ASU Jewish Studies
East Valley Jewish Community Building Initiative
Please join us on Sunday, May 5 for an afternoon seminar in which local Jewish leaders will gather to explore the Jewish value of community by examining its role for Jews in the East Valley in relation to the Greater Phoenix area. This program will provide a forum for Jewish community leaders to learn about the historical development of the kehillah as a source of strength throughout history, how it has developed in the East Valley and where it is headed in the future. By sharing ideas and breaking boundaries, Jews of the East Valley will ultimately strengthen
their collective leadership and create a communal infrastructure for future collaboration between agencies. Printable program
download a map of the Memorial Union
Public parking is available in the Apache Boulevard Structure.
Enter from the North side of the structure, from Lemon Street.
Avdey Torah Hayah / Center for Jewish Studies at Arizona State University / Chabad Jewish Center of Gilbert / Chabad of ASU / Chabad of the East Valley / Chabad of Mesa / East Valley Jewish Community Center / East Valley Jewish Day School / Hillel at ASU / Jewish Community Association of Greater Phoenix / Temple Beth Sholom of the East Valley / Temple Emanuel of Tempe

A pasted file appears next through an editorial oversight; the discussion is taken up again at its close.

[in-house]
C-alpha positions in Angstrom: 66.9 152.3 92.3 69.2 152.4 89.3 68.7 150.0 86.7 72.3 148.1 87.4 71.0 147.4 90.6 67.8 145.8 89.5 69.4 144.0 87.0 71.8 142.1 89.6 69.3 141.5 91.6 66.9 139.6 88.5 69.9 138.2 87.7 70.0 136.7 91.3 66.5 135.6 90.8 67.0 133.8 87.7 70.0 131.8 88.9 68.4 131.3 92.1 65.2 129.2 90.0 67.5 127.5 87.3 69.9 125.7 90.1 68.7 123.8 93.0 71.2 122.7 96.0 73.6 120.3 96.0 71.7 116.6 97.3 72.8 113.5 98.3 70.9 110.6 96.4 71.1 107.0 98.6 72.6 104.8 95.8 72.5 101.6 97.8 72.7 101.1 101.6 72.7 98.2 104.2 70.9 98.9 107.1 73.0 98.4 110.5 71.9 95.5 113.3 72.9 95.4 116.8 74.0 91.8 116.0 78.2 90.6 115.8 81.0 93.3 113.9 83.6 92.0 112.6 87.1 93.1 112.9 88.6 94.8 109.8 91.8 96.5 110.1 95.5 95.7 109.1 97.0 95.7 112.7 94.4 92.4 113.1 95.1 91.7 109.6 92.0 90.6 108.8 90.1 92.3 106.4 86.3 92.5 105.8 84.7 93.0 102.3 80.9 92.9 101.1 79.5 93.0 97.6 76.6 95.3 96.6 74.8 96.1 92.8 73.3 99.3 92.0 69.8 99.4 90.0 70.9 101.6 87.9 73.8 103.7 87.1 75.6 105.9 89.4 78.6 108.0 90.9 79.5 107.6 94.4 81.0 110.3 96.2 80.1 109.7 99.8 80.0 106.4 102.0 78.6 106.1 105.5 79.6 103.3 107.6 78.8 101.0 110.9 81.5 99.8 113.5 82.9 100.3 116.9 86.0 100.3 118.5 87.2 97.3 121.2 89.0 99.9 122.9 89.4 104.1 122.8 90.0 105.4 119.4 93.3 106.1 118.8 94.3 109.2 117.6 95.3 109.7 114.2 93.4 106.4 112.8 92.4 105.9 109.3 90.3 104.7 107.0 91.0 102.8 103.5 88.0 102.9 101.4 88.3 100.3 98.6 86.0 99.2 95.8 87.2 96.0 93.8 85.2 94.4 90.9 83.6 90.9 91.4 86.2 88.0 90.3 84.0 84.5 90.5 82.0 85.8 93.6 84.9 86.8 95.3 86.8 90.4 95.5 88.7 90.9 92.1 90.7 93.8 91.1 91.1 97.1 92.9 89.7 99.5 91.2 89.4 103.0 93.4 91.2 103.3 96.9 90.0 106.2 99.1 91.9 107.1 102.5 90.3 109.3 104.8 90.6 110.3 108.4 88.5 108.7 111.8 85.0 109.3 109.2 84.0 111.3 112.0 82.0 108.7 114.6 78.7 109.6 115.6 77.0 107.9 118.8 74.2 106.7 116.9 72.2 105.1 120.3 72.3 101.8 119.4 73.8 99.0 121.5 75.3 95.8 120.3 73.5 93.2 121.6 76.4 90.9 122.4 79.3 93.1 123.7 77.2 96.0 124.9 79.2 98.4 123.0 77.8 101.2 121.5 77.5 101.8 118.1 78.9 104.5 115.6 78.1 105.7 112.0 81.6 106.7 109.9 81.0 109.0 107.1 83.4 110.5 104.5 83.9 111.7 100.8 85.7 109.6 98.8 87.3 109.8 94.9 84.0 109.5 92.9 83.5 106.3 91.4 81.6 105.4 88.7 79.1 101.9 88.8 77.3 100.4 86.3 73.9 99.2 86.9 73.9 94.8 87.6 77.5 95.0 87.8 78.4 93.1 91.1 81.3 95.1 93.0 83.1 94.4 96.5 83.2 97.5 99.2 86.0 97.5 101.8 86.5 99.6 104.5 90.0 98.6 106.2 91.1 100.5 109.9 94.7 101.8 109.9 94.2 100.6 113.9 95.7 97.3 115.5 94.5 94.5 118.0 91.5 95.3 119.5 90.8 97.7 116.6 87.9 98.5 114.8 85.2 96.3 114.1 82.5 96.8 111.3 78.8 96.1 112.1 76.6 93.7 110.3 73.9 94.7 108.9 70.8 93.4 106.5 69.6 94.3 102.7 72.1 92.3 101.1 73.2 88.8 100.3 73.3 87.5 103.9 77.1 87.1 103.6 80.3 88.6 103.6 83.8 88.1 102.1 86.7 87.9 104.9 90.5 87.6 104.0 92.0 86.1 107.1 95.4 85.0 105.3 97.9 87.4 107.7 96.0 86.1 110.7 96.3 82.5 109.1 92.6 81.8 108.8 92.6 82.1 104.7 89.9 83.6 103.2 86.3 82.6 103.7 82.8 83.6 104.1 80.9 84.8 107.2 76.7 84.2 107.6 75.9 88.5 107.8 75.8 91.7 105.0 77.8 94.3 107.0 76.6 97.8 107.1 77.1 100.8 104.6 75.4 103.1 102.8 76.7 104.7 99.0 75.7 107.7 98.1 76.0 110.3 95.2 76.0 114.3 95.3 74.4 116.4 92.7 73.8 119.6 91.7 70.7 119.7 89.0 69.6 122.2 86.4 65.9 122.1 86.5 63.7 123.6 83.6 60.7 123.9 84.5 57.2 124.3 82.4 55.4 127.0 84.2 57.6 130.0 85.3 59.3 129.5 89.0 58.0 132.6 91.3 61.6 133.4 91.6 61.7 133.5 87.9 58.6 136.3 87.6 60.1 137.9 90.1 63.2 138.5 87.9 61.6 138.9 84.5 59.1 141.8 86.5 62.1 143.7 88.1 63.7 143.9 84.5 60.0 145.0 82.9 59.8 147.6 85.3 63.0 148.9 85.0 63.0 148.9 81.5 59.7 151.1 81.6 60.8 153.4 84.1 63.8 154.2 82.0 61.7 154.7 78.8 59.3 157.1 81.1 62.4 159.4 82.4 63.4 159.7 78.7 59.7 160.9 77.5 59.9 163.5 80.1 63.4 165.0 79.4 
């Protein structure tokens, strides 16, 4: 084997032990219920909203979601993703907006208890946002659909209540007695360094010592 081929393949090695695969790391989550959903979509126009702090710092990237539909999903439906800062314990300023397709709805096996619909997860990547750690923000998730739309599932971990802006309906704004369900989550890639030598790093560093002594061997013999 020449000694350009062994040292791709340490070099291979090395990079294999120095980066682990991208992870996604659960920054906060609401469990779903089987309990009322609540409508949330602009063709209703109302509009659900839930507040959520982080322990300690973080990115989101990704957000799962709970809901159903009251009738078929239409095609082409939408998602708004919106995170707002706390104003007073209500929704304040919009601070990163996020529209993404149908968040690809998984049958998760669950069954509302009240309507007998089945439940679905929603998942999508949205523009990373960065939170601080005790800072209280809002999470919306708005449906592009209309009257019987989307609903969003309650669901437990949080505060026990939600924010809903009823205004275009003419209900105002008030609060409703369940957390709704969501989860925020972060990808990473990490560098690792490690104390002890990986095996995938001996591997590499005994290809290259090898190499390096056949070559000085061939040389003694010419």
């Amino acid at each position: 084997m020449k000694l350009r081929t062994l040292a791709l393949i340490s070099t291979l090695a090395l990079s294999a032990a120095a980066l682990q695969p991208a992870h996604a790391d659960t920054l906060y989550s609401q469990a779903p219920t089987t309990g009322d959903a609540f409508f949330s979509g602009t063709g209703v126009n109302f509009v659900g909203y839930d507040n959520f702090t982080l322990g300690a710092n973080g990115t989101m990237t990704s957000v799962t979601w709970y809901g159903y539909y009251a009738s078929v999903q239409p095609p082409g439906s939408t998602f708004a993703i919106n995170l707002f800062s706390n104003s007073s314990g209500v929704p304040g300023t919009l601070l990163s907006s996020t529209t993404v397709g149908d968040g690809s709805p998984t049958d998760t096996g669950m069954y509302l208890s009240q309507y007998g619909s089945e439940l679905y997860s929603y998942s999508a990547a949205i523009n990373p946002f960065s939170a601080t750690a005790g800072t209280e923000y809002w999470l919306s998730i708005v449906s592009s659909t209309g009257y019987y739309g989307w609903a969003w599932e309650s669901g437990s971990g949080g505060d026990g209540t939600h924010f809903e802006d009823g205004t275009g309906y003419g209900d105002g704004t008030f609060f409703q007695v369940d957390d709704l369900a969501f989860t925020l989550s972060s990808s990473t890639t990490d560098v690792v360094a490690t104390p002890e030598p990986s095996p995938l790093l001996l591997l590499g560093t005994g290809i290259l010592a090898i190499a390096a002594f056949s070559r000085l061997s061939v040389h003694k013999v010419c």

author: RACHEL LEKET-MOR, Jewish Studies Librarian
In a much-beloved quotation from his 2011 book, This is Not the End of the Book: a Conversation, Umberto Eco stated that, "Either the book will continue to be the medium for reading, or its replacement will resemble what the book has always been, even before the invention of the printing press. Alterations to the book-as-object have modified neither its function nor its grammar for more than 500 years. The book is like the spoon, scissors, the hammer, the wheel. Once invented, it cannot be improved." (Carrière, Jean-Claude, Umberto Eco, and Jean-Philippe de Tonnac. London:Harvill Secker).
Like many of you, I associate the books I have read with certain physical qualities - I have treasured recollections of books' volume size, color of dust jacket, detailed cover art, and fonts used. Such physical features have been part of the reading experience for many of us. In the Jewish tradition, cherishing books is more than an abstract idea, as demonstrated in rituals that emphasize physical practices: think what is involved with handling and reading in the Torah, or imagine the respectful honorable treatment of defective texts when buried in a Genizah.[read full article]